Hope you guys enjoyed the game. Let me just say first that I was fairly stunned at what happened. I figured it wouldn’t be close. My contention is that Georgia State right now rates as a middle-of-the-road FCS team and, given that the Panthers were playing a very good FCS team, it figured that JSU would put it on them.
For what it’s worth, I talked with Al Muskewitz, the JSU beat writer at the Anniston Star (you can read his stuff here when it gets posted) and I asked him if players or coaches on the JSU side said that they played flat, kind of like Georgia State did last week. He said he didn’t hear that, but it’s just that they play that way all the time, apparently against whomever. They were down 18 against Ole Miss in the fourth quarter and 17 to Tennessee-Chattanooga last week. Perhaps they’re just not a team that can put away other teams.
Regardless, whatever the explanation, Georgia State very nearly beat the No. 4 team in FCS.
“I think we can build off this and other teams better watch out,” defensive end Kalan Jenkins said.
So, three observations.
1. Drew Little played improbably better than last week.
I think more than a few of you wrote him off after his three-interception stinker last week. He was on his game today and looked like someone who could make it very hard for Star Jackson to become the starter (more on that in a minute).
He completed passes to nine different receivers. He fit balls into tight spots, converted third downs and looked very comfortable throwing.
Said offensive coordinator John Bond, “I had a feeling after the way Drew had been challenged in practice, I felt like he was going to come out and play well.”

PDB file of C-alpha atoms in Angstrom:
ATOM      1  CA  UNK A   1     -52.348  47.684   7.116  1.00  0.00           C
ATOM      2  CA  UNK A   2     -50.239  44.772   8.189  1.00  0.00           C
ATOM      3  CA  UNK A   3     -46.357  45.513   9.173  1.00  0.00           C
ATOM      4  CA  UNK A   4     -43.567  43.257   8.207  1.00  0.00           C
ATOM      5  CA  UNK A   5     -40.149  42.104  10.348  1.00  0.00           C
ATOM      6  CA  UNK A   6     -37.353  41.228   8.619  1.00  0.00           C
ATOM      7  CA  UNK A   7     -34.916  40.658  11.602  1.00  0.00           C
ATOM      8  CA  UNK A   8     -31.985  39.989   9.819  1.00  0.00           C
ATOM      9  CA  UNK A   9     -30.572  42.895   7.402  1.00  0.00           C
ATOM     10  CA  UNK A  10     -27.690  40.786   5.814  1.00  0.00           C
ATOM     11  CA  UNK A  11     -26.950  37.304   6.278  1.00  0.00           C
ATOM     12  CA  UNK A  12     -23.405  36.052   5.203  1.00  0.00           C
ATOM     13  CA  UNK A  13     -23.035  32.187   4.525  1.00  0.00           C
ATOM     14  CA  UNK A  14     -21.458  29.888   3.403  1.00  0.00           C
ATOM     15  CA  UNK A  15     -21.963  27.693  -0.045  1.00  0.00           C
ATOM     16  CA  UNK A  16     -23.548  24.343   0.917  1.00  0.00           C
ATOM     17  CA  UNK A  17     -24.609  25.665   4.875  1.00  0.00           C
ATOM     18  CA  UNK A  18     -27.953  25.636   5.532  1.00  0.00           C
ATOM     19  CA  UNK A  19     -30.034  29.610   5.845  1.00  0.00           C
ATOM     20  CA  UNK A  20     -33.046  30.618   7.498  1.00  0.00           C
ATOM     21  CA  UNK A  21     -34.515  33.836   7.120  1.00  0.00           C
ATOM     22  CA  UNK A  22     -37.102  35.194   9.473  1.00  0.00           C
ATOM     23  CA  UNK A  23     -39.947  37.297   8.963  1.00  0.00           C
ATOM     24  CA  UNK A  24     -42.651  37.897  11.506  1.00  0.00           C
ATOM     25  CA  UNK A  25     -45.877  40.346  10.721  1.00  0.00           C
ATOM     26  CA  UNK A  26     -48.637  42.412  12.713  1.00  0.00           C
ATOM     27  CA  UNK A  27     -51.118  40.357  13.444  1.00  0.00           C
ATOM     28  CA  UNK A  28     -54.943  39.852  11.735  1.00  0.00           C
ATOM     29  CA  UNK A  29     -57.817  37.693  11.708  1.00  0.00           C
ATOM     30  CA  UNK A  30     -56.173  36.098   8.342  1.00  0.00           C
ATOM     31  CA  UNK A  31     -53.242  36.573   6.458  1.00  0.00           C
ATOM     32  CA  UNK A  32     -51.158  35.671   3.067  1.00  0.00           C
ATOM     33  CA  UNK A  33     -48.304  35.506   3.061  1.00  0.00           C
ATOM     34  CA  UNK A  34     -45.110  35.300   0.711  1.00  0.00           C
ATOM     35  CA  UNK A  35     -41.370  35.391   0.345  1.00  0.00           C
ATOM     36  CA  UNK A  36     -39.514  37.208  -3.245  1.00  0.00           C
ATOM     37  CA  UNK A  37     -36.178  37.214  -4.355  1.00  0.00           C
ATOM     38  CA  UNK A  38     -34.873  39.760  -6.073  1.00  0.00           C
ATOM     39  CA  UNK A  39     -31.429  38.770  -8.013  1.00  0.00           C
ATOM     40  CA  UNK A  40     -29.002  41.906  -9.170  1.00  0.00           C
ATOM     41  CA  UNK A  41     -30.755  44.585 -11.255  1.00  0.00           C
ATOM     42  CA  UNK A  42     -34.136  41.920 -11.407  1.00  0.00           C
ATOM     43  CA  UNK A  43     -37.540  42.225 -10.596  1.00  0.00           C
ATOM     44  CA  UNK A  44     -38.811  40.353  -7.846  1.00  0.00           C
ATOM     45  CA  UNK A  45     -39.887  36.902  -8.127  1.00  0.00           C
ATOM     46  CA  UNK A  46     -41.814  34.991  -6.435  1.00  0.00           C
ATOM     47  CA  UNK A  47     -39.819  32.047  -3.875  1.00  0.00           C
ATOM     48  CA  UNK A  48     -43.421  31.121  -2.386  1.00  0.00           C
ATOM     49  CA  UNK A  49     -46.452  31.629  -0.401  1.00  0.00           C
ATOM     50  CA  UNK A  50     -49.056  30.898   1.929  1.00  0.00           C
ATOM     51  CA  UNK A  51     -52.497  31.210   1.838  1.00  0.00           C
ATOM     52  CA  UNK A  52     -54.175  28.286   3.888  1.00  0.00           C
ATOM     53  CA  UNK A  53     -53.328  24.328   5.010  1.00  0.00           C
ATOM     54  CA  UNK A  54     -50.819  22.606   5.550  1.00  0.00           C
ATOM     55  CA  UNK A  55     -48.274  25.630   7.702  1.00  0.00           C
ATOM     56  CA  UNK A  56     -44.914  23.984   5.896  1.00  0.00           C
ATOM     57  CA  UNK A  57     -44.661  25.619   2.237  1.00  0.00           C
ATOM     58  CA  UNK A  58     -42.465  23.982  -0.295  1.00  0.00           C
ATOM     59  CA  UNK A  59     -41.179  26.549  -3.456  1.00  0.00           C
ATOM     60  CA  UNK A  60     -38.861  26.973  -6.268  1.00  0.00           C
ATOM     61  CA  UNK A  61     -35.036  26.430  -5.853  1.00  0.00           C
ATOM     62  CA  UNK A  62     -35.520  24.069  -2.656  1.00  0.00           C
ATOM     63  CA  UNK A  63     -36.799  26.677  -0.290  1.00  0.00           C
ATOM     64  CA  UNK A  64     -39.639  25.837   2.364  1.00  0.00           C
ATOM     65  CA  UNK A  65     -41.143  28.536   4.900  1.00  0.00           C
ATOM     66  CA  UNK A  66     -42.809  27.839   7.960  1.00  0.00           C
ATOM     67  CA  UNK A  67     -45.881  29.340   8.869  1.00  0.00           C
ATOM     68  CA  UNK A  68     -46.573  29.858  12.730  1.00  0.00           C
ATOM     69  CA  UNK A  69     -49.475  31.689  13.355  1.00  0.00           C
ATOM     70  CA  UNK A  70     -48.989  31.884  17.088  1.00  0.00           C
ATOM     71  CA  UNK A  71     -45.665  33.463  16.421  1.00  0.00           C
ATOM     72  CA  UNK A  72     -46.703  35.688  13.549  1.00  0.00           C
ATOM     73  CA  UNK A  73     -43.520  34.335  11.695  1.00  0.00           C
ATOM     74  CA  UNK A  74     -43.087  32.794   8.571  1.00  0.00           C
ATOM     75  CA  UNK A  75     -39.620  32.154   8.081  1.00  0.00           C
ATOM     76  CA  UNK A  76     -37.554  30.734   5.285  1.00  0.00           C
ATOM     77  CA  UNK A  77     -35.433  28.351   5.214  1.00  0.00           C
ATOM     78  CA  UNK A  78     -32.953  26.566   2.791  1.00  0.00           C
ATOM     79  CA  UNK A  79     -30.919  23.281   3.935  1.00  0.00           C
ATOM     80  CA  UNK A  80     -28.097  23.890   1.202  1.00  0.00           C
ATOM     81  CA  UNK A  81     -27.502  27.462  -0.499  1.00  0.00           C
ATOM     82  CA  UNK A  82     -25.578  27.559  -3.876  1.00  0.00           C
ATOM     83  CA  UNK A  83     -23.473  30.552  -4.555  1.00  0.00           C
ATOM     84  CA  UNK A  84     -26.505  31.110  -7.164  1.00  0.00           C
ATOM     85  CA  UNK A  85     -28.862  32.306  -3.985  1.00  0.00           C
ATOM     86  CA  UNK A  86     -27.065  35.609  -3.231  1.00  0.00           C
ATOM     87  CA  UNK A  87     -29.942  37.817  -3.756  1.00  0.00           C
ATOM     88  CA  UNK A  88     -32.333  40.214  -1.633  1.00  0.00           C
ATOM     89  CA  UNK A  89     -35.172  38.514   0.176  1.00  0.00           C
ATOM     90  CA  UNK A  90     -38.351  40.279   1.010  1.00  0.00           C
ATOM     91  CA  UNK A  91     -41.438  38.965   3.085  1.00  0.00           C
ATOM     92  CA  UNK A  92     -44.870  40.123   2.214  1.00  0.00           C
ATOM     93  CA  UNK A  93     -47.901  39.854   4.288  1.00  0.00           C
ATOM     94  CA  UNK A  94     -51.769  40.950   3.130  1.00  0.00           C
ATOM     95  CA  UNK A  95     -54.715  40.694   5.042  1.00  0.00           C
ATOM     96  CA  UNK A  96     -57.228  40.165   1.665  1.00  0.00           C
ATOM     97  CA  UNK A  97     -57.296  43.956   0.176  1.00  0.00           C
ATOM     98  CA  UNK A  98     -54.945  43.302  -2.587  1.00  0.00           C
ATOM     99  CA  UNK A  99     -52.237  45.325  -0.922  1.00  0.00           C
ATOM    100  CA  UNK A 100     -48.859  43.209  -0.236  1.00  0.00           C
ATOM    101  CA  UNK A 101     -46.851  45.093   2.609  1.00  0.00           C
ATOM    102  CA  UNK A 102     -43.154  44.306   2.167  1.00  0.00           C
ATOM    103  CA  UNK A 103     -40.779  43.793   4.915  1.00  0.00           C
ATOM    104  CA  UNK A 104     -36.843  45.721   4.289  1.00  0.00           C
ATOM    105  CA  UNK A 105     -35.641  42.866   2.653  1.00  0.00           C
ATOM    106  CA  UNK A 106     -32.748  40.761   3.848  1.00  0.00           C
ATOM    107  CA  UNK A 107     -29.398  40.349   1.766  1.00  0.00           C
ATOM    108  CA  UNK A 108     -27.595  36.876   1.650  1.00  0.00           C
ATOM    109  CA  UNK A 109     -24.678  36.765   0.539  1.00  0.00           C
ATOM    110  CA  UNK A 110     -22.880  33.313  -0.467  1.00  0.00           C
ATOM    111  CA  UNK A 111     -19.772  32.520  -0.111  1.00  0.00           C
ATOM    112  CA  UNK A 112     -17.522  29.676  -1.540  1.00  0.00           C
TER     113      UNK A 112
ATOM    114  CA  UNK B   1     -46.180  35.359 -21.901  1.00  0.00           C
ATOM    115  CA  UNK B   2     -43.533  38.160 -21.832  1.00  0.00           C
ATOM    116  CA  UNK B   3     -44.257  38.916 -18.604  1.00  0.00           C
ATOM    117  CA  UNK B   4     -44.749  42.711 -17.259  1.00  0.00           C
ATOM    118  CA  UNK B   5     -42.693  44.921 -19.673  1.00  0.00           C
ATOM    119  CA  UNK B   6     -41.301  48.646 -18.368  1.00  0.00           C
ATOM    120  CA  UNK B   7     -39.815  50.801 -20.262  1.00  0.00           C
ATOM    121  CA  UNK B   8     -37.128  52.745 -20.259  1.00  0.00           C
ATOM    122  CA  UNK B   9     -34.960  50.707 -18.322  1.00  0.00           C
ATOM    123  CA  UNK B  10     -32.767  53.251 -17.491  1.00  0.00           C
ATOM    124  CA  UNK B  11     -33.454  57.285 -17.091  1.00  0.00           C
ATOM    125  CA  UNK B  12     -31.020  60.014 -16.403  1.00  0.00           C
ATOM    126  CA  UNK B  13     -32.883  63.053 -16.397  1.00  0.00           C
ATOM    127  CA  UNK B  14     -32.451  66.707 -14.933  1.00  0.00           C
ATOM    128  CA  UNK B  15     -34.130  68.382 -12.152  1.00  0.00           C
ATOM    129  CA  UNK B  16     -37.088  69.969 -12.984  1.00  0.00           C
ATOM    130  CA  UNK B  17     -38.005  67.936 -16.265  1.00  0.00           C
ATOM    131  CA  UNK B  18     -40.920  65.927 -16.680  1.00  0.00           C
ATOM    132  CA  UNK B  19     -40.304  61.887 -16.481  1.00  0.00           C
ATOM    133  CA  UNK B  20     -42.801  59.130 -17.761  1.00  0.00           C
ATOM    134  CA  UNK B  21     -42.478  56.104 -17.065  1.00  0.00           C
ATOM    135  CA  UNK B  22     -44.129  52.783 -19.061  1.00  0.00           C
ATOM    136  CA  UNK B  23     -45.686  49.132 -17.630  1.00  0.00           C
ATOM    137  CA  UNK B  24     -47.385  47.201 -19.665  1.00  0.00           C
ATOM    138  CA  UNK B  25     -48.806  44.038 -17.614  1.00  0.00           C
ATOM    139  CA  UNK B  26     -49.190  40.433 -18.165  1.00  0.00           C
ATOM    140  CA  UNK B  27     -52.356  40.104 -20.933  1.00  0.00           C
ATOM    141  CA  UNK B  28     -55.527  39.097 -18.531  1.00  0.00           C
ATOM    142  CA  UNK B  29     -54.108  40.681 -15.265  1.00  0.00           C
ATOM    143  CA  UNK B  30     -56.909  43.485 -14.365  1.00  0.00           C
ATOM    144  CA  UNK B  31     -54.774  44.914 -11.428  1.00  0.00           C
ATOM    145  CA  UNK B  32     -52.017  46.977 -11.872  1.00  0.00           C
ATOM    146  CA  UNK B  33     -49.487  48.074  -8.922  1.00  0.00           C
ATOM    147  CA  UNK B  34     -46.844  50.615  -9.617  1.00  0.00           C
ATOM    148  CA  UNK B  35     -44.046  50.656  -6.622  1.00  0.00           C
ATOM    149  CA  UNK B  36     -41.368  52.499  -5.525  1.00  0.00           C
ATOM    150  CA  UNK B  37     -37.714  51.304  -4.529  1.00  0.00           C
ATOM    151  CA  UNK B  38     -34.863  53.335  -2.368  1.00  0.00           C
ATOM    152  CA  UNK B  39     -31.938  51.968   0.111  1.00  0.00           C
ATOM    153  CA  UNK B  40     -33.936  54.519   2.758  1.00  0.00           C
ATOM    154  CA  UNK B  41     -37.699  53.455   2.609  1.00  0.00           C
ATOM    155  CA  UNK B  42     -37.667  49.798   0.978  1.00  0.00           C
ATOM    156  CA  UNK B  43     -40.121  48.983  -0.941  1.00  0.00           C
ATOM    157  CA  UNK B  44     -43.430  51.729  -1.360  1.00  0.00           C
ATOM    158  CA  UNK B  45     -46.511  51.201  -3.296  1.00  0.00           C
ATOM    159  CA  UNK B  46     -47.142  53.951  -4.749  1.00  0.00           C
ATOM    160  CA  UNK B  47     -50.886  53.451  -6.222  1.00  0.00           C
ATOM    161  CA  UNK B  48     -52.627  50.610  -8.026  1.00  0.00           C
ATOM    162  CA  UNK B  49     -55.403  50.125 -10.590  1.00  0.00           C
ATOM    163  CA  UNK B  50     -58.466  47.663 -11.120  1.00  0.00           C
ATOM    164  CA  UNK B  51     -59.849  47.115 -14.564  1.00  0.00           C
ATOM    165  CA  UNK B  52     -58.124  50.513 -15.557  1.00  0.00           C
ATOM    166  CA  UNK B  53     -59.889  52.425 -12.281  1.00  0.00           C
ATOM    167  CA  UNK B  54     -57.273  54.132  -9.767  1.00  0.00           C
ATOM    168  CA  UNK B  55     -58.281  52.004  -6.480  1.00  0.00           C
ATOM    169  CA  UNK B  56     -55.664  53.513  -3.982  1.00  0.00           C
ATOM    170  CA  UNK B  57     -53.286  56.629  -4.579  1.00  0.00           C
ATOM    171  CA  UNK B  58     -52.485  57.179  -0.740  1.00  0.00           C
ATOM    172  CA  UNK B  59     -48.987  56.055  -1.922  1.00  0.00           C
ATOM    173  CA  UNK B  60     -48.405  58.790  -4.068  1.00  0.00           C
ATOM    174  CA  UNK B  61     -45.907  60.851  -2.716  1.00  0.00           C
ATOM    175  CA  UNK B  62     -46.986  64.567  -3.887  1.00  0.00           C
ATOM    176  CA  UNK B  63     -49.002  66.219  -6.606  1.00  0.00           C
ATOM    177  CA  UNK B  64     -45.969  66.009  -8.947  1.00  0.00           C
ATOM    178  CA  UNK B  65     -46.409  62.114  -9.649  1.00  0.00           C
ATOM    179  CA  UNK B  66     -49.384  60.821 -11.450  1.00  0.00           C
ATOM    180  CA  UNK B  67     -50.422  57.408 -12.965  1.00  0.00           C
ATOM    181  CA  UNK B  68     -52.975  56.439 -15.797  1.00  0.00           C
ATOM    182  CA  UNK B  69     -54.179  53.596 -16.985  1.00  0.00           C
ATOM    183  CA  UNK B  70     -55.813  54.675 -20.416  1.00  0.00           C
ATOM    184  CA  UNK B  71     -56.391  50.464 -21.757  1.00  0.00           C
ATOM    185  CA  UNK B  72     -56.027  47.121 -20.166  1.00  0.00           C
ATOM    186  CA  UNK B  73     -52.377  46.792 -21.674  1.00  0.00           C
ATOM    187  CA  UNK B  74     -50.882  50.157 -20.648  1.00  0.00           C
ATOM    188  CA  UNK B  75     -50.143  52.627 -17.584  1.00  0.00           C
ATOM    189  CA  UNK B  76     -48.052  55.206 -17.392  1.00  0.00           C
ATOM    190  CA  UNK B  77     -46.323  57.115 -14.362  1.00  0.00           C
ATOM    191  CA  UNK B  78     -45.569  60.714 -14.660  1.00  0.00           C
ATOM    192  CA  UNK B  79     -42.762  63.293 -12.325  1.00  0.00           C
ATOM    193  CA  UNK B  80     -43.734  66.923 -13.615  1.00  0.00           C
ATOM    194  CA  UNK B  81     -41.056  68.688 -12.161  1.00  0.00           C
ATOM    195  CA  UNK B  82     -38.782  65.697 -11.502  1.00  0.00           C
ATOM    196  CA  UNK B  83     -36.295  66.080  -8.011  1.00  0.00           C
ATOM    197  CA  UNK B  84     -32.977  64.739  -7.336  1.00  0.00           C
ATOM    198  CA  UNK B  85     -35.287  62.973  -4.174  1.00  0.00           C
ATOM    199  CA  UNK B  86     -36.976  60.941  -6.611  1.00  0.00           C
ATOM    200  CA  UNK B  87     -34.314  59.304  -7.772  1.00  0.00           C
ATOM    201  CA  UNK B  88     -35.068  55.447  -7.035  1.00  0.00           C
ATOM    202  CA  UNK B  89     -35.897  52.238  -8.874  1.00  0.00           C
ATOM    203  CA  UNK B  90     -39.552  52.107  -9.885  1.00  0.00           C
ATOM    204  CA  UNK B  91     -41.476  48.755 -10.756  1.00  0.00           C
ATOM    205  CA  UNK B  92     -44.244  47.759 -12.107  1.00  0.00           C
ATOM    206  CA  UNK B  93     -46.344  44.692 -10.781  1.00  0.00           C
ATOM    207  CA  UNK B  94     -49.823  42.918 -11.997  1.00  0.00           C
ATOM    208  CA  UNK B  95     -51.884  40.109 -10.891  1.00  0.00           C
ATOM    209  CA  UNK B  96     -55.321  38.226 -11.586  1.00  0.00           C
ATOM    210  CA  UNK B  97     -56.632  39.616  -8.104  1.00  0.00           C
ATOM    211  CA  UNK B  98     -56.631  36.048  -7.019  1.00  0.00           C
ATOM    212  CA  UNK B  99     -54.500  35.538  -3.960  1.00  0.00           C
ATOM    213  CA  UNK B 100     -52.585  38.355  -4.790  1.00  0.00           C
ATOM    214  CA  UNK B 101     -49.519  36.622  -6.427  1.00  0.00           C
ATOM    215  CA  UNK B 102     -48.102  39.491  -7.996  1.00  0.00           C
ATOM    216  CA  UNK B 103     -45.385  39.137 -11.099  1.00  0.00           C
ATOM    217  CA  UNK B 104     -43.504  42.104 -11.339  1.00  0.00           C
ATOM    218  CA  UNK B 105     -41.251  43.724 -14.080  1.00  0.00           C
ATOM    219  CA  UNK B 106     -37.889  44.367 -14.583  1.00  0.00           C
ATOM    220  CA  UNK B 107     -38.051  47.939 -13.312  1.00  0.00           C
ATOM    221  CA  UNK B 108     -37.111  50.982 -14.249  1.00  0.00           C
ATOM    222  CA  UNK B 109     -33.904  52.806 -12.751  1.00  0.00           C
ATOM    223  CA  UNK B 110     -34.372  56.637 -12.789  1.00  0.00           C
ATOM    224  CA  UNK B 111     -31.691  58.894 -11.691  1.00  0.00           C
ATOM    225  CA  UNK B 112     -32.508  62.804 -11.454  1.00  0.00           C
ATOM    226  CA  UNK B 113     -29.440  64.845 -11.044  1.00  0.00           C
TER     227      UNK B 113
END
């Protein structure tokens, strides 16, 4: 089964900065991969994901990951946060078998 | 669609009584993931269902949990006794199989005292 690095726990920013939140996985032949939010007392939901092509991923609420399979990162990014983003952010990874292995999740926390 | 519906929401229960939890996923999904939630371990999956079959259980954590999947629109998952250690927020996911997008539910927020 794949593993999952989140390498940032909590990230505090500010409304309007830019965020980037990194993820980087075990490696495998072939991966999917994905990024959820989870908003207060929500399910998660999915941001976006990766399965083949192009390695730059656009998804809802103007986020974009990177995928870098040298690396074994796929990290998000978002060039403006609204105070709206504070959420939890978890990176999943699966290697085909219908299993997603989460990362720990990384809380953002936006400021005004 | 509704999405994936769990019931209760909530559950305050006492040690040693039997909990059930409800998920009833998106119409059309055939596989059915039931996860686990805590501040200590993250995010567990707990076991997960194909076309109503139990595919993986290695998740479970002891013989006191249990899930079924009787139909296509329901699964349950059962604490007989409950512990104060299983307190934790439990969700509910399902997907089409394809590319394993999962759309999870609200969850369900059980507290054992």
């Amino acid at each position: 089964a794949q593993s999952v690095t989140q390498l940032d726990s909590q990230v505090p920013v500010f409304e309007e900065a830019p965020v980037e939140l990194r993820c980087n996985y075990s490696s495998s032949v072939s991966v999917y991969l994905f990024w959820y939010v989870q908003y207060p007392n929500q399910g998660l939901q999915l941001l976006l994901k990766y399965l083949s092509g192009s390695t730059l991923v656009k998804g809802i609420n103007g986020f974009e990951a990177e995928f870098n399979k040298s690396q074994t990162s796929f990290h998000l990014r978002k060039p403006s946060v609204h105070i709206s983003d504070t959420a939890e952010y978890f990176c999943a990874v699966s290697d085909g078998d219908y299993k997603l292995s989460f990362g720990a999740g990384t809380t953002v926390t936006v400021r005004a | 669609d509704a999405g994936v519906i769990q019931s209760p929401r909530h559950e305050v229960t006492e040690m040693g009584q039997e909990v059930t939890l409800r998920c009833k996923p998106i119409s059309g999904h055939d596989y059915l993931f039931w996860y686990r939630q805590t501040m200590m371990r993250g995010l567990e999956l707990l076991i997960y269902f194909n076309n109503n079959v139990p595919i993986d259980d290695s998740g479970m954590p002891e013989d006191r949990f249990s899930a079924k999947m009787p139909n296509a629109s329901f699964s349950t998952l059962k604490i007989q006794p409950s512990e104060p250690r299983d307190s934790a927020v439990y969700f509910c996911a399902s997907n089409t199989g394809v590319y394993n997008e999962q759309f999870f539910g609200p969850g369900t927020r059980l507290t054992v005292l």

Consider this, too. Little was doing it when GSU was basically one-dimensional. Take away Darren McCray’s reverse and Travis Evans‘ touchdown run – 87 yards total – and GSU ran 20 times for 25 yards. Bond knew going in GSU would have trouble on the ground, so he anticipated relying on Little a lot.
So put that pressure on him, plus he’s got Kelton Hill and Jackson breathing down his neck, and it gives you a little more appreciation for what he did.
On the game-tying drive in the fourth quarter, he was 5-for-8 for 52 yards and converted two third downs with passes.
Your Star Jackson update: Obviously, Little’s play made it something of a moot point to put Jackson in. That said, I asked Bill Curry if there was a thought of playing him going in.
“There’s always a thought of playing Star because he’s a great player,” he said, “but when you’ve got a quarterback that has earned the job, here’s the thing: You’ve got to earn your spot.”
If it sounds denigrating to Jackson, I don’t think he intended for it to be, because, for one thing, he went on to praise Jackson for being so supportive of his teammates during the game. Basically, Jackson still has to keep improving. It probably sounds ludicrous to some that Little is a better quarterback than Jackson. And certainly, everything else being equal, I’d have to believe Jackson is better.
But you have to remember Jackson is still relatively new. I remember on the first day of fall practice, the quarterbacks were just practicing snaps and handoffs, and Little had to tell Jackson what the different plays were.
Now, obviously, that was a long time ago and Jackson’s learned plenty. But not quite enough, apparently, to overtake Little. And let’s remember it’s not like Little can’t play.
“His time will come, but with Drew playing like that, he had to get the ball,” Curry said.
2. Defense better, but still not so hot.
JSU had 10 drives in regulation. One was a kneel-down at the end of the first half. Of the other nine, five ended in a score and a sixth looked like it was headed that way until time expired in regulation. That’s not a good ratio.